Public Release: 

'Cyber trust' at lowest point for a decade, warn internet security experts

Cranfield University

Public confidence in electronic channels of communication, such as the internet, mobile and wireless communications is at its lowest point for a decade, claim information and communication technology (ICT) experts at two leading British Universities.

Researchers from Cranfield University, Oxfordshire and the London School of Economics recently collaborated in an Office of Science and Technology (OST) funded study that examined the evolution of the internet, interactivity and its impact on levels of trust and confidence amongst users.

"A key issue for the lack of trust is the insecure nature of these technologies used today," observes Prof Brian Collins, Head of the Information Systems Department, Cranfield University. "These technologies form a complex web of interactions and interdependencies which haven't been well mapped and aren't well understood."

Prof Robin Mansell, in the Media and Communications Department, LSE, examined the social and economic impact of these technologies.

She adds: "What's clear is that as these technologies evolve, so do the vulnerabilities and risks faced by web users. Our growing social dependence on cyber trust systems isn't balanced by the resilience or ability for graceful degradation of these systems - resulting in very uneven levels of trust amongst users," claims Prof Mansell.

Figures published in March 2005 by the Consumers' Association supports this view.

Around 20m adults in the UK have had their identity stolen or know someone who has been a victim of cyber crime.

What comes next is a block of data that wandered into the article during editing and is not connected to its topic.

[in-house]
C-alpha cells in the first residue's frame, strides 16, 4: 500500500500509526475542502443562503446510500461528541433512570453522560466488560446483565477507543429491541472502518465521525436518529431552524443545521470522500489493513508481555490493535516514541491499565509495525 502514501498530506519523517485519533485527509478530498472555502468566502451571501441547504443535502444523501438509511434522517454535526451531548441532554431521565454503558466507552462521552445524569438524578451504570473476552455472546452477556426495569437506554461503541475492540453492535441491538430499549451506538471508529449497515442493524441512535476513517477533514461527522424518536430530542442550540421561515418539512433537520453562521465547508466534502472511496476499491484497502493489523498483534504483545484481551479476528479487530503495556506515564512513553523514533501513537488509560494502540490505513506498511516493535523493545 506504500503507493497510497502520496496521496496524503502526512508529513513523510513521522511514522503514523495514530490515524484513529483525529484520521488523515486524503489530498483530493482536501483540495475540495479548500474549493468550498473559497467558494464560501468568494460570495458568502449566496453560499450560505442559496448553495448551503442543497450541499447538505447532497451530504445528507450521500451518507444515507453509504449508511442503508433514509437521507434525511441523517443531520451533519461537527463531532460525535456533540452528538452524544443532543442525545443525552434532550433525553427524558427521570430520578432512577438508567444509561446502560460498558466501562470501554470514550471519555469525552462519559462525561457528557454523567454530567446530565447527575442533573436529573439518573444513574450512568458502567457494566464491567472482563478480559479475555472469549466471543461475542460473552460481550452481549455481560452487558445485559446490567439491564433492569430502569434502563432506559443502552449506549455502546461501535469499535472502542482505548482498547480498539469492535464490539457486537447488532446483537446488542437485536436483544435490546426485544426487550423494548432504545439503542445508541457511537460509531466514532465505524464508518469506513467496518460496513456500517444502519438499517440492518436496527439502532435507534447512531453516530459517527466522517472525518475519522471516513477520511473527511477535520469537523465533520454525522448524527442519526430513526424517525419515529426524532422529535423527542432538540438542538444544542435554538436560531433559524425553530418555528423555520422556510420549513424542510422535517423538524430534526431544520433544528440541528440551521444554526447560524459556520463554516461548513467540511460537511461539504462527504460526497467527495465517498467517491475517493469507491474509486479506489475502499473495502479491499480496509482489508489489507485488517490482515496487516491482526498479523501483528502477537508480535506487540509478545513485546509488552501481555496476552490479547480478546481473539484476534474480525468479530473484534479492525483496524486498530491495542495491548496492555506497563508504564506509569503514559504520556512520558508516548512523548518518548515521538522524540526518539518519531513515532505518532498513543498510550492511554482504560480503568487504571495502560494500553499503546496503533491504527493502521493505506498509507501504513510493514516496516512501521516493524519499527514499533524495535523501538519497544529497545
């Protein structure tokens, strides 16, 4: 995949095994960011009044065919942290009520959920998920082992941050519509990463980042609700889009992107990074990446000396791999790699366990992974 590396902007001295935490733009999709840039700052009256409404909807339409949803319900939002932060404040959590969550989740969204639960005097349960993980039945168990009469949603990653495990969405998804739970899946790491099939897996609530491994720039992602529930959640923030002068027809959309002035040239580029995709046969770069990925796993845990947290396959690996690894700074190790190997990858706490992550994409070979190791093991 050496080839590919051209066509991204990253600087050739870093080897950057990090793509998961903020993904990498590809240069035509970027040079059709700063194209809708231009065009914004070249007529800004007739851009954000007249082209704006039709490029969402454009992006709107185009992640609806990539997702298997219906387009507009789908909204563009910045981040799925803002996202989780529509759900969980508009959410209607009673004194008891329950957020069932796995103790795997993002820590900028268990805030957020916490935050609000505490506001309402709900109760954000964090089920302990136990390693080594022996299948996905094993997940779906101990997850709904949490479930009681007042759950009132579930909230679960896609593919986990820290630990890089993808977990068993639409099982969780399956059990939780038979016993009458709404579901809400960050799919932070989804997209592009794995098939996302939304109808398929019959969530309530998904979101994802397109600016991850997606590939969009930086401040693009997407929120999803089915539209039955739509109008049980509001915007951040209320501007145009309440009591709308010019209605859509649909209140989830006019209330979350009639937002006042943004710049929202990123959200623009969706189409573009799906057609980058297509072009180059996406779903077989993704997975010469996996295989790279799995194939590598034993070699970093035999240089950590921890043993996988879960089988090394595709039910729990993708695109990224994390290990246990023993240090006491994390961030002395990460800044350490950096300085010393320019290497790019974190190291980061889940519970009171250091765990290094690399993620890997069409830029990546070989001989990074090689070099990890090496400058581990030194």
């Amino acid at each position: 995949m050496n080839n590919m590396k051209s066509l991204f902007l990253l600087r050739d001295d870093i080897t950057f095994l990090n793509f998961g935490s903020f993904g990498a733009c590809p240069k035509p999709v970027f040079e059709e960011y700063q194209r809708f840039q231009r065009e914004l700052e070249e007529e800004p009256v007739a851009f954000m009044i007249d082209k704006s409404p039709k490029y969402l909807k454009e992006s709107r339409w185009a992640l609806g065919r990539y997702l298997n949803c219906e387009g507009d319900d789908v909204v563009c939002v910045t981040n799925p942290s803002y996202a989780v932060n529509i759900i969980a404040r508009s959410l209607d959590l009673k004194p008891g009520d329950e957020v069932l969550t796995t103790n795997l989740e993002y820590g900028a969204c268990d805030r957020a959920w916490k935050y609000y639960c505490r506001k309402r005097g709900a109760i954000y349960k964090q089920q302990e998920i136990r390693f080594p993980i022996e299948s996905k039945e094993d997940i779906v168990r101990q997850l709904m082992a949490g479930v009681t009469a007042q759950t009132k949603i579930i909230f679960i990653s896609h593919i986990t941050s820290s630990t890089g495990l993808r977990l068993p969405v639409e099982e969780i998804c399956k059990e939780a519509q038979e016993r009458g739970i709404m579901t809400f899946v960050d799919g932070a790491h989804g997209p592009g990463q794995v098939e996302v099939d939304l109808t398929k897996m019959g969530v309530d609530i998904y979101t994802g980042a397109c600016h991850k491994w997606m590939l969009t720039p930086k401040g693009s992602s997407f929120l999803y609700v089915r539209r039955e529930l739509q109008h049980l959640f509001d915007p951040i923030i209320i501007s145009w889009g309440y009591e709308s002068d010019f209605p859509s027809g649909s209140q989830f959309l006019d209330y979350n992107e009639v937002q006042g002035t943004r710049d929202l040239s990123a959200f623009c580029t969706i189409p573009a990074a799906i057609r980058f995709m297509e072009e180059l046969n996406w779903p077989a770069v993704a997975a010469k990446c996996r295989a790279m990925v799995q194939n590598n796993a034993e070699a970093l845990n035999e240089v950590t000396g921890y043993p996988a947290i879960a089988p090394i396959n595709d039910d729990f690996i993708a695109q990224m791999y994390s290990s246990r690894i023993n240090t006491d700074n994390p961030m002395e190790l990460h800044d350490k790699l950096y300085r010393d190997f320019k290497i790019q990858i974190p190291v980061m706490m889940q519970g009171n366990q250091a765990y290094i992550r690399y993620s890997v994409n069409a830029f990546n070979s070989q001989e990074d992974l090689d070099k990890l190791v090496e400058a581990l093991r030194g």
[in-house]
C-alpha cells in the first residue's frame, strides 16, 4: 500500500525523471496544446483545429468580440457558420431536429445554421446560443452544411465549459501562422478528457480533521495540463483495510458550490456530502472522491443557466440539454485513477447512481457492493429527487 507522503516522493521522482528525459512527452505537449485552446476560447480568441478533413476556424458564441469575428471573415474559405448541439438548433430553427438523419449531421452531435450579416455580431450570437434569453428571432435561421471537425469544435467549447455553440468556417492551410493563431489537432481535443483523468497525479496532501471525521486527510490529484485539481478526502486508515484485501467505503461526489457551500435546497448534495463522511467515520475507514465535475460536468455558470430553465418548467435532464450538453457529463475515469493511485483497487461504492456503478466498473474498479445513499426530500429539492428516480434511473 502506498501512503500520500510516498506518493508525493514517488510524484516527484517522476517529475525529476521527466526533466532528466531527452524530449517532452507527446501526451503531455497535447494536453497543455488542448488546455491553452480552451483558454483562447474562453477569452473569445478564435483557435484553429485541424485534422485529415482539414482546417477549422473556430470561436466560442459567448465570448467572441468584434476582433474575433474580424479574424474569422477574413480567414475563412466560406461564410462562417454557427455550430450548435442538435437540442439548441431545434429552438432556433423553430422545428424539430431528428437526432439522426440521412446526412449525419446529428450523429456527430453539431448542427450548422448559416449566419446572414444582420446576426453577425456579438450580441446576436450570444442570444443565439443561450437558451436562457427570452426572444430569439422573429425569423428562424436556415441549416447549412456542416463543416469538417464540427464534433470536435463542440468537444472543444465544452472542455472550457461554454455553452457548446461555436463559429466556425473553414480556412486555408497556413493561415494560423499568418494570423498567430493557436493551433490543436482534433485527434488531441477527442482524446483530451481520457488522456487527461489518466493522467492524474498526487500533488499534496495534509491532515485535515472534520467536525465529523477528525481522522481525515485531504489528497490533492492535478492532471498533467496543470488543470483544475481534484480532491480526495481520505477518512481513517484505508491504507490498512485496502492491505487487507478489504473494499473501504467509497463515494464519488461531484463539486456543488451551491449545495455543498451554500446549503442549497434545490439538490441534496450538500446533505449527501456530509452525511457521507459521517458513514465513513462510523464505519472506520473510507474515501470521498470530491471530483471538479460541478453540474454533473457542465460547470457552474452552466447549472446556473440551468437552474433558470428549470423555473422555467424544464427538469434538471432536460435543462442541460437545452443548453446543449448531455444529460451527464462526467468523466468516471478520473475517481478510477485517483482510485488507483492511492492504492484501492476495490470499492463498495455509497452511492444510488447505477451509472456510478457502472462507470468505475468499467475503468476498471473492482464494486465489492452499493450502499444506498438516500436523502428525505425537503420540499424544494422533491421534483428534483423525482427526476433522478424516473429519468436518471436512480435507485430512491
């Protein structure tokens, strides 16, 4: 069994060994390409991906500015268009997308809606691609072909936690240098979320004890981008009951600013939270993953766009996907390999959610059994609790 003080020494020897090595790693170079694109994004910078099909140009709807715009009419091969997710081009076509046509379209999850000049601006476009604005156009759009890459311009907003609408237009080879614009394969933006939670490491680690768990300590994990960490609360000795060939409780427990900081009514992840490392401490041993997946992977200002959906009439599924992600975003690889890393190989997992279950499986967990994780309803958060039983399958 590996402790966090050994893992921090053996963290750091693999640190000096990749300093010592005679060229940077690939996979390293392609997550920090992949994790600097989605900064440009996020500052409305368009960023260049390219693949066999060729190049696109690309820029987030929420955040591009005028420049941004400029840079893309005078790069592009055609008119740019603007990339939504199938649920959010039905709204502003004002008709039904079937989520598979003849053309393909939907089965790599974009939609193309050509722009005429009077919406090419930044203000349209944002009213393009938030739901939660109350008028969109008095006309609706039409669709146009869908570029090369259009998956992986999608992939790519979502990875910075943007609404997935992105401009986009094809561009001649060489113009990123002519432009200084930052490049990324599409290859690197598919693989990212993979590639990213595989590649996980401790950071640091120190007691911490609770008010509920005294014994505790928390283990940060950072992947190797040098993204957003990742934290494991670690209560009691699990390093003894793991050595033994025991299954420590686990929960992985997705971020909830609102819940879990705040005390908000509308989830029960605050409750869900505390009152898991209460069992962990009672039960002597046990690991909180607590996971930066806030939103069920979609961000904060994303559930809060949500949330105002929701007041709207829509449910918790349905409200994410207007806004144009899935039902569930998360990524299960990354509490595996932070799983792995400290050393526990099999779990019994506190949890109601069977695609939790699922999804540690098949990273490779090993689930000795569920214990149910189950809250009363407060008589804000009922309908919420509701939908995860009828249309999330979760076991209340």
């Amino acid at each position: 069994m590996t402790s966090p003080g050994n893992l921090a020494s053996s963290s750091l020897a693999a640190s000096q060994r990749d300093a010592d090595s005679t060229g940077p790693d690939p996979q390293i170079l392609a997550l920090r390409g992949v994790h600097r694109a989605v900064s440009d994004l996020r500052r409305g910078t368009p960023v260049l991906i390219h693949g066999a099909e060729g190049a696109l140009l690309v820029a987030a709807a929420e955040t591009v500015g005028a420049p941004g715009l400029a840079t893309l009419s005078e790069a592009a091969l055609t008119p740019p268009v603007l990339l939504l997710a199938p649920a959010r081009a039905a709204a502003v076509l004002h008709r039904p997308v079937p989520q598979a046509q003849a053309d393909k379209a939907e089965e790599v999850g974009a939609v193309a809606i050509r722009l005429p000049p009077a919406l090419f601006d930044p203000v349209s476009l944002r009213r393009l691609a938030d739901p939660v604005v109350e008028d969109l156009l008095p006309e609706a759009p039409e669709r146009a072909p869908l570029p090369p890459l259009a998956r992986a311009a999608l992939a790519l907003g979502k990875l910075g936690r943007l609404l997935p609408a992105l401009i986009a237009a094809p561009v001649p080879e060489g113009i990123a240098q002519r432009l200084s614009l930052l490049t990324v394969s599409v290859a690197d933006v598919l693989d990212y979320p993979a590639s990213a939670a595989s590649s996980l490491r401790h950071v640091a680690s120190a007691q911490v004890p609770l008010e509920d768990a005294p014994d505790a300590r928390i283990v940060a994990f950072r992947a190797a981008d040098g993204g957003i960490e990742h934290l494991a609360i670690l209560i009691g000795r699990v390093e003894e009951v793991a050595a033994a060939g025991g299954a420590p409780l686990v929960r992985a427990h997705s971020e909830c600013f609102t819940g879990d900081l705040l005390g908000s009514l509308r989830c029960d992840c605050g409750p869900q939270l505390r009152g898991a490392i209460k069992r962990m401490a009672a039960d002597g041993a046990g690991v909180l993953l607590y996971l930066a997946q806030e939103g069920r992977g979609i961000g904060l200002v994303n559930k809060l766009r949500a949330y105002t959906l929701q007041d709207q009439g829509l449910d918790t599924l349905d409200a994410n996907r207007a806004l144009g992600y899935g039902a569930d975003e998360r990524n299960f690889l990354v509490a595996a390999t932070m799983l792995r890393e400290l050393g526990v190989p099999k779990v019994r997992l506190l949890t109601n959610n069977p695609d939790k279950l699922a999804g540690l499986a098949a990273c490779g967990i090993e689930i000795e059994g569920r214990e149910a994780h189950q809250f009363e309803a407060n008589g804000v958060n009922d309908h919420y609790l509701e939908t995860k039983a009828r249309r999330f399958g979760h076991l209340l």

According to Which? fraud is now the UK's fastest growing crime and represents a loss to the economy of around £1.3billion a year. Criminals in the UK regularly obtain documents such as birth and death certificates, bank account details, medical data and even users' shopping habits - often over the internet.

According to Prof Collins, there needs to be a public debate on the issue of governing cyberspace developments so as to enhance trust, limit the potential for destructive attack, strengthen collective security and limit privacy invasions.

"Scientific evidence can't be applied to resolve all these controversies. However it can help to clarify how the human and technical components of cyber space relate to each other," explains Prof Collins.

Prof. Mansell adds, "There is a huge need for research to underpin policy interventions in this area because of uncertainty about how whether such interventions will work as predicted or create new problems for businesses, governments and citizens".

At a Government level, the DTI's Cyber Trust and Crime Prevention project (part of UK Foresight) has investigated the applications and implications of the next generation of ICTs across a wide variety of areas and the possibilities and challenges they bring for crime prevention in the future.

The results of this investigation are contained in a new book, edited by Prof Mansell and Prof Collins, Trust and Crime in Information Societies (January 2005, published by Edward Elgar).


Note to Editors

Trust and Crime in Information Societies is a fascinating book which gathers together an enviable range of experts from a variety of disciplines to study trust and crime online and offline.

It provides a critical discussion on the prospects of the internet and on the future of crime and crime prevention.

It also presents a realistic vision of the implications and uncertainties of future developments in cyberspace, and identifies the key issues affecting the way in which today's complex information societies are evolving.

Contributors include: N Allum, J Backhouse, A Bener, J Cave, N Chauvidul-Aw, BS Collins, WH Dutton, G Gaskell, J Jackson, NR Jennings, C Jones, R Mansell, K O'Hara, F Piper, CD Raab, SD Ramchurn, B Randell, MJB Robshaw, MA Sasse, S Schwiderski-Grosche, N Shadbolt, A Shepherd, WE Steinmueller, F Wamala, R Willson.

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